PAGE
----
Facebook global head of diversity Maxine Williams spoke with Jeff Bercovici of Forbes about the challenged she has faced in almost one year on the job at the social network, and the progress she and the rest of Facebook Diversity have made.
Highlights of Williams’ chat with Bercovici follow:
From what I can tell, before I came, there was an interest in diversity. People were absolutely willing for it to happen. But there was no intentionality around it. All they had was goodwill.
Now, we’re in a moment of bounty. I feel I’m living in a moment where I can get whatever I need to accomplish the goals that I set, and I’ve lived long enough to know those moments don’t last forever and they don’t come around all the time, so I have to take advantage of it and keep that momentum going. Although I haven’t been at Facebook before — maybe Facebook is just a place of Eden.
People have to believe in what you’re saying, and that requires that you speak in a language they understand, that you appeal to something they think is a target. There are so many demands on people’s time, on everything, on all their resources. I think the biggest constraint is: Does this make sense? What do I need to do about it? Can I see a clear end? It’s this whole thing about, “What are your metrics?”
So now I give a speech at new hire orientation every Monday morning. The first day they arrive, they see me before they go to lunch. I talk about balance between inquisitiveness and forgiveness. I say: This needs to be a space where people can ask stupid questions and then be forgiven. In the typical workplace that has employment lawyers, nobody wants you asking stupid questions because they could be offensive. You don’t want to ask that black person, “Do you wash your hair?” You just don’t. It raises risk. You don’t want to ask that woman about her pregnancy. All of these are protected characteristics. So we become hesitant to engage.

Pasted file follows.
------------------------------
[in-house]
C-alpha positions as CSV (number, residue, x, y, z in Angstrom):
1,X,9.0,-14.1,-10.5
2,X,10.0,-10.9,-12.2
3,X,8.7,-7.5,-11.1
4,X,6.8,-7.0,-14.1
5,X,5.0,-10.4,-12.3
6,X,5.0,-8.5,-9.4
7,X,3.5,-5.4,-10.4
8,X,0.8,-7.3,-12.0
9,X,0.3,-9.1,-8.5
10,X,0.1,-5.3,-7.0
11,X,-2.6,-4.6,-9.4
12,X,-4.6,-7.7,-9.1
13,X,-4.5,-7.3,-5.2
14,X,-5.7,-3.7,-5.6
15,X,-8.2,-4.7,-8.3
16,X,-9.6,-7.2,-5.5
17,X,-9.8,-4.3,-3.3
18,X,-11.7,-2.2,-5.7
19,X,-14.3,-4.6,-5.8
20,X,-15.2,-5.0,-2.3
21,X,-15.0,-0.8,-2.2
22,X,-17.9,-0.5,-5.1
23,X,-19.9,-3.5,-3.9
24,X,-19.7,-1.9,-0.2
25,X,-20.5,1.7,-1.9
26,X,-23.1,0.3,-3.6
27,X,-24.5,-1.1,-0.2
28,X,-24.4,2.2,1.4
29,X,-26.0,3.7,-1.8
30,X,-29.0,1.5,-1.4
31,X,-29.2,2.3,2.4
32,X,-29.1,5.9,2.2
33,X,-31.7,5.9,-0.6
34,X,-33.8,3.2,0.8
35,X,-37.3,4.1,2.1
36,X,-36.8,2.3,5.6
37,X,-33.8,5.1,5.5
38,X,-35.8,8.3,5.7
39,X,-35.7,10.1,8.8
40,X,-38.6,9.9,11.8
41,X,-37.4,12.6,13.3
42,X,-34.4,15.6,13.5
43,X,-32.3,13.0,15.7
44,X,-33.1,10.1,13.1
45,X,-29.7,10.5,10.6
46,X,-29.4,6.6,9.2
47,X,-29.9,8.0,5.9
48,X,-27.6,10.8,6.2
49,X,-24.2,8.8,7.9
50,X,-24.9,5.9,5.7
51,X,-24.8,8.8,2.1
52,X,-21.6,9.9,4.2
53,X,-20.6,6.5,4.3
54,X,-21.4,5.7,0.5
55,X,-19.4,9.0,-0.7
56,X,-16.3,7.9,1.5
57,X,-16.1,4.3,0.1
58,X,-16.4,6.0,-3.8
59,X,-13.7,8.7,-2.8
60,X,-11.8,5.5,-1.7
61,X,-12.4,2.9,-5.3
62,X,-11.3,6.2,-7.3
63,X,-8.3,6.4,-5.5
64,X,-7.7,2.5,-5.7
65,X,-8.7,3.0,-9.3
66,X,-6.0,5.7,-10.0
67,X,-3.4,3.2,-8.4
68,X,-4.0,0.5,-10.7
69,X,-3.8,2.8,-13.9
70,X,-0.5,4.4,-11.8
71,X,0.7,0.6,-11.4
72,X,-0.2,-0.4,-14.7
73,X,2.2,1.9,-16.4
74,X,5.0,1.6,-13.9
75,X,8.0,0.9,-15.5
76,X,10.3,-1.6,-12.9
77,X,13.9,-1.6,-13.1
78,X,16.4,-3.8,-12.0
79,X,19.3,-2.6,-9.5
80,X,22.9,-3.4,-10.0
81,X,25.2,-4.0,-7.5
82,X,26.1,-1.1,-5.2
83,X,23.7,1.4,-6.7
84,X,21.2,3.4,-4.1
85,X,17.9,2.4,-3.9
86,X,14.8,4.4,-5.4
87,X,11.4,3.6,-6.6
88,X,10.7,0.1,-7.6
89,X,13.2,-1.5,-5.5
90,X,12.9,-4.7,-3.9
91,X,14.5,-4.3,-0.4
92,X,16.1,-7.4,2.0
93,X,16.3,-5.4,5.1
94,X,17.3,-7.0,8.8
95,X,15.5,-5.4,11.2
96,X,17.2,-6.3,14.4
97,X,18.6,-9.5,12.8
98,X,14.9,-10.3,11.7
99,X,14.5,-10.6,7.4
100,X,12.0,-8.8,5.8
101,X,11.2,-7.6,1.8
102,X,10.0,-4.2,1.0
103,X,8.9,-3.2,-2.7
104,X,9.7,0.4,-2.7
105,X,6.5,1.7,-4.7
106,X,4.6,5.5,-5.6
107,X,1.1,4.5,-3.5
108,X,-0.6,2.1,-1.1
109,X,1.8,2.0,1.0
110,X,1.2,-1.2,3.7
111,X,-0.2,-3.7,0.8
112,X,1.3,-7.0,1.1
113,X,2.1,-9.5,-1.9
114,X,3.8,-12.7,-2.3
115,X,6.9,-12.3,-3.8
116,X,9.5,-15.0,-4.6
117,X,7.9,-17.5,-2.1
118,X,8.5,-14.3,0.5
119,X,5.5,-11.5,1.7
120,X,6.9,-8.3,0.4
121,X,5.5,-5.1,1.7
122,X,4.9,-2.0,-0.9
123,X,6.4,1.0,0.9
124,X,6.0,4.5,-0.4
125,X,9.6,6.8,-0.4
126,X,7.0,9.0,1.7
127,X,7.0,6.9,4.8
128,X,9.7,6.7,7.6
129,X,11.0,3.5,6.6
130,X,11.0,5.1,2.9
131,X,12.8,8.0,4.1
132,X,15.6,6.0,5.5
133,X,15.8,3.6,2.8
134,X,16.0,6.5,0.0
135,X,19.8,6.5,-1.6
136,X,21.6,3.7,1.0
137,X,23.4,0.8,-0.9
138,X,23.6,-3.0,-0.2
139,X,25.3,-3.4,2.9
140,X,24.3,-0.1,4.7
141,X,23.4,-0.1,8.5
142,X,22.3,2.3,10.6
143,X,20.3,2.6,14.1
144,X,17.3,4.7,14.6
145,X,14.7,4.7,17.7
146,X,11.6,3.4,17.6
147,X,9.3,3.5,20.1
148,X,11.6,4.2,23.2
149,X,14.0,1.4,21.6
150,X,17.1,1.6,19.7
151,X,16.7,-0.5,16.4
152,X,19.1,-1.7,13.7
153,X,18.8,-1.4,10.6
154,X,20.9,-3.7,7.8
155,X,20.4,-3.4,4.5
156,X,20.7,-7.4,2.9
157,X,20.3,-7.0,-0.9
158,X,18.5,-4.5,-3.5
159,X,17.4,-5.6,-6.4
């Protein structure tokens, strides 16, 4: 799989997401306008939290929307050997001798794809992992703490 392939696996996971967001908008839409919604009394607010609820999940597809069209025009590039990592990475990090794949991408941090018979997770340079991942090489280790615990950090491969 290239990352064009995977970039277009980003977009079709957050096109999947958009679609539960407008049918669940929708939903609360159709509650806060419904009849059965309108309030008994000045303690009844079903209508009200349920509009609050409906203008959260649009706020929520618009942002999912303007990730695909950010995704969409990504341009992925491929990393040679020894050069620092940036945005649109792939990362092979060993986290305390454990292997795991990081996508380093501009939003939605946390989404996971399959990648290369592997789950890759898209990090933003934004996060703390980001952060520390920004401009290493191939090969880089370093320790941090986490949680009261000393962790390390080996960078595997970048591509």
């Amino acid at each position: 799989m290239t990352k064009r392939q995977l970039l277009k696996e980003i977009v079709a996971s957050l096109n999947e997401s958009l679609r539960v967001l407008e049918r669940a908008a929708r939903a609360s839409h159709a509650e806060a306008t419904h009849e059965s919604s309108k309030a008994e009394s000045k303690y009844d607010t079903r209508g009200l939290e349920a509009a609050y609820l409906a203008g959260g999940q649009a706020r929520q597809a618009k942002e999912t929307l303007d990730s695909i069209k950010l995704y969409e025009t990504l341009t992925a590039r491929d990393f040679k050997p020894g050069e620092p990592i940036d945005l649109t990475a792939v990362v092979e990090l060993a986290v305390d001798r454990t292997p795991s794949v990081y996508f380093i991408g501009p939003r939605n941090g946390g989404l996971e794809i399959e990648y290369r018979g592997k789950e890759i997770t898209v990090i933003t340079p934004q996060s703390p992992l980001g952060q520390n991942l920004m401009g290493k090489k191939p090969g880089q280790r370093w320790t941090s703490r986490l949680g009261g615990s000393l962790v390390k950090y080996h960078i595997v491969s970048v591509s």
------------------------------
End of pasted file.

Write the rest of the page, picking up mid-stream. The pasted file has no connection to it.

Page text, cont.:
We’ve flipped that around. I’ve said to people: It’s OK to ask those things, but then I want you to forgive people when they ask stupid questions. What I came to see is the hesitation came because I’m operating in a country that has a heightened sensitivity around race, where quite frankly, white people are afraid to engage. They’re afraid of stepping in the wrong place. When you have that fear, when you have people who are afraid of stepping in the wrong place, you just avoid. You don’t do anything.
My job here is confronting these things, giving people permission to ask questions. I would literally have conversations with people where they would say to me, [in a whisper] “Can I say the word black?” And I was like, “Wow, these were the conversations we’re having?” But they didn’t have another person they felt they could ask.
I think sensitivity was holding us back from being bold on diversity. We were bold on products, right? We would achieve things that you never thought were achievable. But on these issues of identity, there was hesitation and sensitivity. They were well intentioned because they didn’t want to offend, but in not offending, we’re not doing what we say we do, which is moving fast, breaking things, failing harder, done is better than perfect — all of this. Just do it, engage it. But to do that, you have to be at the same time creating an atmosphere where people are willing to forgive.
I have these three pillars: Be bold on diversity, be intentional about it and recognize that it’s everyone’s challenge. The “everyone’s challenge” part is where I feel we can take it further than any other company. If it’s a white or Asian man, which is our majority population, who comes up to me after one of my talks and says, “How can I help more?” one of the first questions I ask is, “Why did you raise your hand?” Because I want to understand what’s motivating them, because I will not rest until I get every majority man engaged in this, because that’s what’s going to make a difference.
Much more of the conversation between Williams and Bercovici is available in the Forbes post.
Readers: What did you think of Williams’ comments?